Brandon Aal

  3. Michael Stone
    Michael Stone March 22, 2019 7:07 am

    Well said, Claire!
    I’ve no idea how I, an old, ex-limey, ended up living in Tucson, AZ.
    It’s not where I thought I’d be, but I love it.

    I think I would have said the same thing about living in Atlanta, GA, all those years, too…

  4. brew
    brew March 22, 2019 8:24 am

    Well said Claire….

    ” We all think we have all the bases covered until we realize we needed a shortstop.” – OzarksTom

    Ya, just when I think I have things on track, life hits one up the middle and scores one on me… But we just got to keep trying.

    Since relocating I’ve run into a lot of the ICK factor when I have to associate with those I left behind… I didn’t realize how fake and/or toxic a lot of my real life friends were until I stopped being around them for awhile…

    Maybe I subconsciously sensed that and that’s what helped prompt me to make the move I did…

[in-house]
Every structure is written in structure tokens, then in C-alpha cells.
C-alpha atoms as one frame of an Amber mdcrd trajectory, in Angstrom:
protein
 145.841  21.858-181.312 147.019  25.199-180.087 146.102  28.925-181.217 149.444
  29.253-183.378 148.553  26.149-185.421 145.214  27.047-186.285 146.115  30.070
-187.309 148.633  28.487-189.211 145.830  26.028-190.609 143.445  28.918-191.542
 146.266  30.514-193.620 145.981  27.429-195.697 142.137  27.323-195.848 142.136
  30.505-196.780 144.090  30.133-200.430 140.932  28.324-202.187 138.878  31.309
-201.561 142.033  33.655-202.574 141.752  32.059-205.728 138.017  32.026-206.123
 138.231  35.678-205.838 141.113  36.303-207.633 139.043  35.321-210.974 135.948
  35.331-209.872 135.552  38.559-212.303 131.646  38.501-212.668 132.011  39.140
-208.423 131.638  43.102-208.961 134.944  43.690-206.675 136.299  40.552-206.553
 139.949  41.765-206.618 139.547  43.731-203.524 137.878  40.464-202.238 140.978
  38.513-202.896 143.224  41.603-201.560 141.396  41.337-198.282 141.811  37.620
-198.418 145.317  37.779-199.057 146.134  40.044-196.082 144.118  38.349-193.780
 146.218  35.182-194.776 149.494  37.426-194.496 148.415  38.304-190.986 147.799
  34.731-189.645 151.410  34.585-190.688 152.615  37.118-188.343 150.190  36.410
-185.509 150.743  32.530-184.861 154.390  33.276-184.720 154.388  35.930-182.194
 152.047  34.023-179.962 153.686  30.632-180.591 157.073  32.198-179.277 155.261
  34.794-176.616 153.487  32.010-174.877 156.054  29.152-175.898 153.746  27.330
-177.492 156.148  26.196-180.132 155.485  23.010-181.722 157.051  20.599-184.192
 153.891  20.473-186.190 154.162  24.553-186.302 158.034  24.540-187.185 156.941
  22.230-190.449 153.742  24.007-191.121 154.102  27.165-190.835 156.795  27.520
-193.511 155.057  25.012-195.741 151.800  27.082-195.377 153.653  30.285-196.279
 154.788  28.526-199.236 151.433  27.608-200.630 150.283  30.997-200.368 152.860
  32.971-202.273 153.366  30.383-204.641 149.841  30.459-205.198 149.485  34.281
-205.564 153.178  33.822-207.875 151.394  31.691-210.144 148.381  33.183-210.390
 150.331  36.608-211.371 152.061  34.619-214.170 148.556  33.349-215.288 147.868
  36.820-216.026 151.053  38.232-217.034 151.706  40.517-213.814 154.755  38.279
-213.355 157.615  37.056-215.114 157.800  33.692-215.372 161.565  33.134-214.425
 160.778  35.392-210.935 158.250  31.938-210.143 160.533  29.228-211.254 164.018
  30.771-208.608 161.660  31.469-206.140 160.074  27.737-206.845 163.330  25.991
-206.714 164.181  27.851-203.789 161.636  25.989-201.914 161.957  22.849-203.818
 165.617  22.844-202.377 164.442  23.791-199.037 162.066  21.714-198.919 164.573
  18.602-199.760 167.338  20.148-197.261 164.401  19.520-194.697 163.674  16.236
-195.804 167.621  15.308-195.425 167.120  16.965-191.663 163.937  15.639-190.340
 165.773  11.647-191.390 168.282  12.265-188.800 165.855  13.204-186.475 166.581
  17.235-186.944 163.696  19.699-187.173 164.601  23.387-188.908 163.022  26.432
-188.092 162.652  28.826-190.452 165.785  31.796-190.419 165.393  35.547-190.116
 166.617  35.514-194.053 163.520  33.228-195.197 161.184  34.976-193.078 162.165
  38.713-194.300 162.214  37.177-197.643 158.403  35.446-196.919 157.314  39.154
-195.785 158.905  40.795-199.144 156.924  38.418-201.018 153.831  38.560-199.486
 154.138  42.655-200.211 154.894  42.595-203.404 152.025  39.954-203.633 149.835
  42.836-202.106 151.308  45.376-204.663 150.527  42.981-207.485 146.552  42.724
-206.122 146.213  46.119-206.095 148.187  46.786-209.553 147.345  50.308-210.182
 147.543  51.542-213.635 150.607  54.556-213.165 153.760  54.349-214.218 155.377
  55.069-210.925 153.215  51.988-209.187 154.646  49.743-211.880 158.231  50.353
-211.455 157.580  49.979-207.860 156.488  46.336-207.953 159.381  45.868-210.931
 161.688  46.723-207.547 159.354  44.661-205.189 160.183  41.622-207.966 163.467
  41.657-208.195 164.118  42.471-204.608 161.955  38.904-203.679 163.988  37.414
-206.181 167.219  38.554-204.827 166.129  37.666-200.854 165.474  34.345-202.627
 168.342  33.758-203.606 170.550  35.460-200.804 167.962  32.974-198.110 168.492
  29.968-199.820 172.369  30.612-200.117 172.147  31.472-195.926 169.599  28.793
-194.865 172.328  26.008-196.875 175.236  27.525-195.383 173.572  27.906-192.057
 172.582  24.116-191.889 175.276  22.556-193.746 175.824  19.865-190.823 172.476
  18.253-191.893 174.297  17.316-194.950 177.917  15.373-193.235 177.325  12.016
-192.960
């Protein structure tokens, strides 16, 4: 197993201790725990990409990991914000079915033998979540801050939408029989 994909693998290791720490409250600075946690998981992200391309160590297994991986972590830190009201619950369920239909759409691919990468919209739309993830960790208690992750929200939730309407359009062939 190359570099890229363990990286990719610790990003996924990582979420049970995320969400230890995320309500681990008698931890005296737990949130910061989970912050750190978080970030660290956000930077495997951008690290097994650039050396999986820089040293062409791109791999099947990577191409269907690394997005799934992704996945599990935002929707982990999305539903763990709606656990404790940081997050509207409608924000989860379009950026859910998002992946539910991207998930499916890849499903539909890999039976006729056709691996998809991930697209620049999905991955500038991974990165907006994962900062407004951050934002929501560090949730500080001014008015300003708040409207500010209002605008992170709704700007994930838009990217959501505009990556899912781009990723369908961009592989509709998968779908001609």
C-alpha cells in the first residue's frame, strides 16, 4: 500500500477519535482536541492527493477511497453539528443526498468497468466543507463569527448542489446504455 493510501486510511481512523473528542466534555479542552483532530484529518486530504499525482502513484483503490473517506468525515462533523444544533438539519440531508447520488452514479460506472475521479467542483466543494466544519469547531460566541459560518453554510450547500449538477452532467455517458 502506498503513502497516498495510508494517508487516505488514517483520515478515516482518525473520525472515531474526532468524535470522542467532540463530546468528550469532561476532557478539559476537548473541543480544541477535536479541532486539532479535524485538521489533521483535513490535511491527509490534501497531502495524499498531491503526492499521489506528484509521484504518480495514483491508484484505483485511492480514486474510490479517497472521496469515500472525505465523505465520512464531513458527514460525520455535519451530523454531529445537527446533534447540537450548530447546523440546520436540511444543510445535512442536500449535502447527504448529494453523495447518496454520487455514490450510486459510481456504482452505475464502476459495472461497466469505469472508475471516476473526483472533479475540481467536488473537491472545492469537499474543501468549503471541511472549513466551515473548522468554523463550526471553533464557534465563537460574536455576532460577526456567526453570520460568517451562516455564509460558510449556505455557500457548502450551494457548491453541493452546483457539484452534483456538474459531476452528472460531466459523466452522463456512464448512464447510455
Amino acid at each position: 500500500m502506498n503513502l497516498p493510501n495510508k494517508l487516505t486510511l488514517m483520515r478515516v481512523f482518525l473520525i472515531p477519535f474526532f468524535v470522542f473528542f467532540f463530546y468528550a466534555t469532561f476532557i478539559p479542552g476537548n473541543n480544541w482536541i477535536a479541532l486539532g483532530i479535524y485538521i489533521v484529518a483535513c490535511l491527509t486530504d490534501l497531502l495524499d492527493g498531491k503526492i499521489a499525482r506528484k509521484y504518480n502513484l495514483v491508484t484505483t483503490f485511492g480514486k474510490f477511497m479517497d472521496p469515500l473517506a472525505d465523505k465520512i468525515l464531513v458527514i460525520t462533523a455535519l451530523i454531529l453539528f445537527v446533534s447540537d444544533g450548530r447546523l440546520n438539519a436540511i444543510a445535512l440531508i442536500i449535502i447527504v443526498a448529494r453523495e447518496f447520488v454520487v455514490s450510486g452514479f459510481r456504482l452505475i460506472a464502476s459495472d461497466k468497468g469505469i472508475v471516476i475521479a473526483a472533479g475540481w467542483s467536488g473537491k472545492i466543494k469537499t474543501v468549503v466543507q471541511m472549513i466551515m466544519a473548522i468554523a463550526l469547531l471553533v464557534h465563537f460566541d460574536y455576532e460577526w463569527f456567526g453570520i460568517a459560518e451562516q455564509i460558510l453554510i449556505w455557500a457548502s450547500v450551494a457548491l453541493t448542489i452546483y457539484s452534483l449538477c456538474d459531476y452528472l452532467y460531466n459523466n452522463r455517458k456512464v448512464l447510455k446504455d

5. david
    david March 22, 2019 9:39 am

    Funny that I should read Pres. Eishenhower’s statement at this time, and yet have never seen it before. I’m having to make a new plan for my life even as I type, and it’s been taking me 5 years to sort things out enough to even begin. But I have a goal in mind as of this very morning, and have already sorted out the first few steps. After years of thinking I desperately needed ‘professional help’ with this project, I think I’ve got it resolved and it’s something I can do myself. I just needed to make the plan.

    Will it go awry? To some degree, of course. I’ve yet to plan anything that worked exactly as planned. Sometimes the effort reaches critical mass and completes itself in a moment. Other times I need to dig out ‘Plan B’, or settle for a Pareto ‘win’ (80%). A few times as I was working my plan, I changed my mind. But I’d not have made an alternate decision without the effort on the plan for the first goal happening.

    So, I love Ike’s advice, and will never forget it now. Thanks, Claire.

  6. MP
    MP March 22, 2019 12:20 pm